Methods of Leak Detection For Underground Storage Tanks

 In EPA Regulations, Fuel Contamination, Prevention, Sampling, Underground Storage Tanks

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As an owner or operator of a facility with underground storage tanks (USTs), you need to understand the basic leak detection requirements in your state. If your UST and/or underground piping don’t have leak detection then you may not be compliant with federal laws.

What does the EPA require for tank leak detection for petroleum?

Detecting UST releases will quickly help to stop contamination before it spreads from your site, as the EPA requires owners and operators to detect these releases from their UST systems.

You must provide your UST system with release detection (often also called leak detection) that allows you to meet two basic requirements:

  1. You can detect a leak from any portion of the tank or its piping that routinely contains petroleum; and

  2. Your leak detection is installed and calibrated in accordance with the manufacturer’s instructions.

Additional information on the EPA UST requirements can be found at State and local regulations may differ from the federal requirements. Contact your local agency to ensure that you are meeting all requirements.

The 7 methods for release detection

The Environmental Protection Agency (EPA) has identified the following seven methods that owners and operators may use to meet the federal leak detection requirements:

  1. Secondary Containment with Interstitial Monitoring
    Secondary containment often uses a barrier, an outer wall, a vault or a liner around the UST or piping. Tanks can be equipped with inner bladders that provide secondary containment. Leaked product from the inner tank or piping is directed toward an interstitial monitor located between the inner tank or piping and the outer barrier. There are a number of interstitial monitoring methods including the use of a simple dipstick or a continuous, automated vapor or liquid sensor permanently installed in the system to monitor interstitial spaces. Interstitial spaces can also be filled with brine or glycol solutions and their levels monitored. Also, sophisticated pressure/vacuum monitoring systems may be used to indicate pressure changes within these spaces.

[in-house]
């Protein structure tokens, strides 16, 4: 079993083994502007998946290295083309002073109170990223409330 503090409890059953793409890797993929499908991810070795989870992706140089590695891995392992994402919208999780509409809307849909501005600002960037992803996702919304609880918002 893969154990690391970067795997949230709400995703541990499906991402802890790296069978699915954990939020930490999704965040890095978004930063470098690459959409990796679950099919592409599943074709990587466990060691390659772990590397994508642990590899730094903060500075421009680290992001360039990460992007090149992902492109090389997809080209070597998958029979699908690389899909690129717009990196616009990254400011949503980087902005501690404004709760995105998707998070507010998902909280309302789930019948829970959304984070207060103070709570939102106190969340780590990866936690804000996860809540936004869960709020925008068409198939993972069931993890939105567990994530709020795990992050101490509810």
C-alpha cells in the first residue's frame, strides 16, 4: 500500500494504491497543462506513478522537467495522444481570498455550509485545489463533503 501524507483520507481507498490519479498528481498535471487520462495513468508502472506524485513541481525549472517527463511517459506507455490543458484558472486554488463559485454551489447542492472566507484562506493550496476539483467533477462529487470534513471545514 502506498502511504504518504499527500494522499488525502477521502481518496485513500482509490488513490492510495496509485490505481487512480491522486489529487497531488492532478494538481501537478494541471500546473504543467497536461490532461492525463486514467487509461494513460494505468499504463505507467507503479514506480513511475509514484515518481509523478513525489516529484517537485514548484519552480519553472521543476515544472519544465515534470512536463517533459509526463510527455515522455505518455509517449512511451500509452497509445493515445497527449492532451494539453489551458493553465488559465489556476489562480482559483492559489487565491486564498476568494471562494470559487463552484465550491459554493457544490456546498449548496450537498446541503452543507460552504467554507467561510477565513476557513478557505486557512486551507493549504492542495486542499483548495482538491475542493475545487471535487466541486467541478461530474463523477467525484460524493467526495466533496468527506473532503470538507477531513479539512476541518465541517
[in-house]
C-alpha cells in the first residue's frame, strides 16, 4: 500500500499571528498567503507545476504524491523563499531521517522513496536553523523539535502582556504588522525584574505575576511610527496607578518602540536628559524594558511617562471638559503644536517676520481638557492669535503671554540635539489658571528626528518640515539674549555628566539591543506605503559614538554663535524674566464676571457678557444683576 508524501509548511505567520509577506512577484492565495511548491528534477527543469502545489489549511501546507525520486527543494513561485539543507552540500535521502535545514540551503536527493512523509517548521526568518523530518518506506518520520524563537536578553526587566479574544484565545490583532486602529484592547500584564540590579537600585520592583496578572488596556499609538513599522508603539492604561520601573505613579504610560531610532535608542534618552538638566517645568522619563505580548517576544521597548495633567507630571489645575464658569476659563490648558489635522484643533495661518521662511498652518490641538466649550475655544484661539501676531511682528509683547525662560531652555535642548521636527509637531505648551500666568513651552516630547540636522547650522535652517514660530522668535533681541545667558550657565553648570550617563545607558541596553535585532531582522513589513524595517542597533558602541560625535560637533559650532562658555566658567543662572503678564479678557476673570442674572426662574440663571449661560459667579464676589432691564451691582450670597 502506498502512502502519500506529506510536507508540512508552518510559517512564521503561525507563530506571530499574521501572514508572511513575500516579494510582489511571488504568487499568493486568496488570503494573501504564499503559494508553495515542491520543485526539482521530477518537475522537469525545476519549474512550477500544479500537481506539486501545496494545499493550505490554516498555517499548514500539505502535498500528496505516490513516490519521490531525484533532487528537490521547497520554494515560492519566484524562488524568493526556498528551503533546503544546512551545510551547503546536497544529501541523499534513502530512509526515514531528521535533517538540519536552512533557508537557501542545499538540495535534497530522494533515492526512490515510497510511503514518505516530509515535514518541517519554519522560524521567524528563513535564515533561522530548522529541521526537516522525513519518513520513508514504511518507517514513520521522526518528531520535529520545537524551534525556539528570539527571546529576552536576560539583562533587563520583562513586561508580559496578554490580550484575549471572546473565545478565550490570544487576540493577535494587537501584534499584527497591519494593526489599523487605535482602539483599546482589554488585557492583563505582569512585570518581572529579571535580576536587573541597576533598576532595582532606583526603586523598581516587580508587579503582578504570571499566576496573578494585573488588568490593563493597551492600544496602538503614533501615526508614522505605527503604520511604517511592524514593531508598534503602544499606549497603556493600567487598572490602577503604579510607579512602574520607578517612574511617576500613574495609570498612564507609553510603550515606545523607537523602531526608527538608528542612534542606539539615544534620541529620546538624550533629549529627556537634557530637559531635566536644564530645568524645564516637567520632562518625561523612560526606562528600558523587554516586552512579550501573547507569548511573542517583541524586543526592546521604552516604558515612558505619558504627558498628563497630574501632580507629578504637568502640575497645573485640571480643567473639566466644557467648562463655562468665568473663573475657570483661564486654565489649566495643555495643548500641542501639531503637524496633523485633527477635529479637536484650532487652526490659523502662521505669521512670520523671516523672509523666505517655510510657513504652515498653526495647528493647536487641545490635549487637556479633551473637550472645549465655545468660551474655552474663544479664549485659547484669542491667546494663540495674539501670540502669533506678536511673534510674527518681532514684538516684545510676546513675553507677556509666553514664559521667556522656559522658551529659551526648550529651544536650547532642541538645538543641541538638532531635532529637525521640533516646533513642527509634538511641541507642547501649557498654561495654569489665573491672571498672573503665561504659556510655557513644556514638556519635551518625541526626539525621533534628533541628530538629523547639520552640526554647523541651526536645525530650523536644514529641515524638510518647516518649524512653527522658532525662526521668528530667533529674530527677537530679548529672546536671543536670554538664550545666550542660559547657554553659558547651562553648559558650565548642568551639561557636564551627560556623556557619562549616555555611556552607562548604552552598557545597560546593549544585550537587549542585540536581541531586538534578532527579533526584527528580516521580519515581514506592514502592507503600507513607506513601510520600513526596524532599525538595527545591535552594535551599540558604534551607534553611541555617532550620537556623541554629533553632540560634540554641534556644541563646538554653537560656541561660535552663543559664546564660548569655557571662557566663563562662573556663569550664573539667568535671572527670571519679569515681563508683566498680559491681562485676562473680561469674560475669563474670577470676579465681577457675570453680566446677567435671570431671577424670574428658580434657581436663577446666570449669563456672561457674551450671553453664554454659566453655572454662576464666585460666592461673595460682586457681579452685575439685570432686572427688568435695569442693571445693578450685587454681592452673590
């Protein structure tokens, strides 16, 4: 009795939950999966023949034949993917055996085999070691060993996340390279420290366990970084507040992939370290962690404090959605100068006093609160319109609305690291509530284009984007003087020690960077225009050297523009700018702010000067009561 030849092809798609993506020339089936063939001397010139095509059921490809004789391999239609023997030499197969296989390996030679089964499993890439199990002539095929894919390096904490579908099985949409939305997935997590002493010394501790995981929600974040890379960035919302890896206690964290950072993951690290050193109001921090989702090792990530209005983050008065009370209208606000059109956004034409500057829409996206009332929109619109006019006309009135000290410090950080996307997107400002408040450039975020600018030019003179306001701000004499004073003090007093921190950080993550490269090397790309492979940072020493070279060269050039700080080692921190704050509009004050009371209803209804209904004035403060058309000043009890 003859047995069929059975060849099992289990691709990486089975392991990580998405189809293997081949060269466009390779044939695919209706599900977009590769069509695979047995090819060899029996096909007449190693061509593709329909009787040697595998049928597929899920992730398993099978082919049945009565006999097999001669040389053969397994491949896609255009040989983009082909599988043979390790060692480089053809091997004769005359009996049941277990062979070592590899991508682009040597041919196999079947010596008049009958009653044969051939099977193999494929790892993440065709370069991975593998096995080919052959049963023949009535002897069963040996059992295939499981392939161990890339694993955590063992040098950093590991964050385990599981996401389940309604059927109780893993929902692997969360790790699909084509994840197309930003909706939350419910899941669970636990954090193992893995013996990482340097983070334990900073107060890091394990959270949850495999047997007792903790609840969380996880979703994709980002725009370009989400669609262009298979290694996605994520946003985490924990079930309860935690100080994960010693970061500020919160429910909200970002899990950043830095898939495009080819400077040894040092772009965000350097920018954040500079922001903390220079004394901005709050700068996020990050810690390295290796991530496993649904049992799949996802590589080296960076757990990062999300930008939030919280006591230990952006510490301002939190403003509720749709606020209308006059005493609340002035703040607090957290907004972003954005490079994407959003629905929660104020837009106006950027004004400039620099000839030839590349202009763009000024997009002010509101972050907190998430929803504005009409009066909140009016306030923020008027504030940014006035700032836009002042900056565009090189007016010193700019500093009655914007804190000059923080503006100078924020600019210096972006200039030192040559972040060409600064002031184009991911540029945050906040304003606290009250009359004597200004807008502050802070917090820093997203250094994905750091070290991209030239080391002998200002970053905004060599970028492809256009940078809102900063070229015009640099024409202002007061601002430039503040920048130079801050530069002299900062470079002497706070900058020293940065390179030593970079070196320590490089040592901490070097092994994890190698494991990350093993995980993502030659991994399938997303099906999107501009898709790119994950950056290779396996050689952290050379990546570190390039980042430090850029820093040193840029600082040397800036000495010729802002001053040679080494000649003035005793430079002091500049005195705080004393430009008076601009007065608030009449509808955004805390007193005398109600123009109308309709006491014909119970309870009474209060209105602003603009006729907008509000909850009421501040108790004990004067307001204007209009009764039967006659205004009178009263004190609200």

2. Automatic Tank Gauging Systems
    A probe permanently installed in the tank is wired to a monitor to provide information on product level and temperature. These systems automatically calculate the changes in product volume that can indicate a leaking tank.

  3. Vapor Monitoring (including tracer compound analysis)
    Vapor monitoring checks for leaks by measuring the soil around the UST for escaping product fumes or special tracer chemicals. This method requires installation of carefully placed monitoring wells. Vapor monitoring can be performed manually on a periodic basis or continuously using permanently installed equipment.

  4. Groundwater Monitoring
    Groundwater monitoring senses the presence of liquid product floating on the groundwater. This method requires installation of monitoring wells at strategic locations in the ground near the tank and along the piping runs. To discover if leaked product has reached groundwater, these wells can be checked periodically by hand or continuously with permanently installed equipment. This method cannot be used at sites where groundwater is more than 20 feet below the surface.

  5. Statistical Inventory Reconciliation
    In this method, a trained professional uses sophisticated computer software to analyze inventory, delivery and dispensing data, which the owner must supply regularly. Also, the owner can purchase software and enter data into his or her own computer, which statistically analyzes the information.

  6. Tank Tightness Testing with Inventory Control
    This method combines periodic tank tightness testing with monthly inventory control. Inventory control involves taking measurements of tank contents and recording amount pumped each operating day, as well as reconciling all this data at least once a month. This combined method must also include tightness tests, which are performed by trained professionals. This combined method can be used only temporarily (usually for 10 years or less).

  7. Other Methods Meeting Performance Standards
    Any technology can be used if it meets a performance standard of detecting a leak of 0.2 gallons per hour with a probability of detection of at least 95 percent and a probability of false alarm of no more than five percent. Regulatory authorities can approve another method if you demonstrate that it works as well as one of the methods above and you comply with any condition the authority imposes.

Trusted since 2002, Metro Environmental Services (MES) is an industry-leading, full service environmental company. We offer full-service solutions for clients who store, consume, or sell petroleum products across the Northeast. Contact us at (631) 393-6655.

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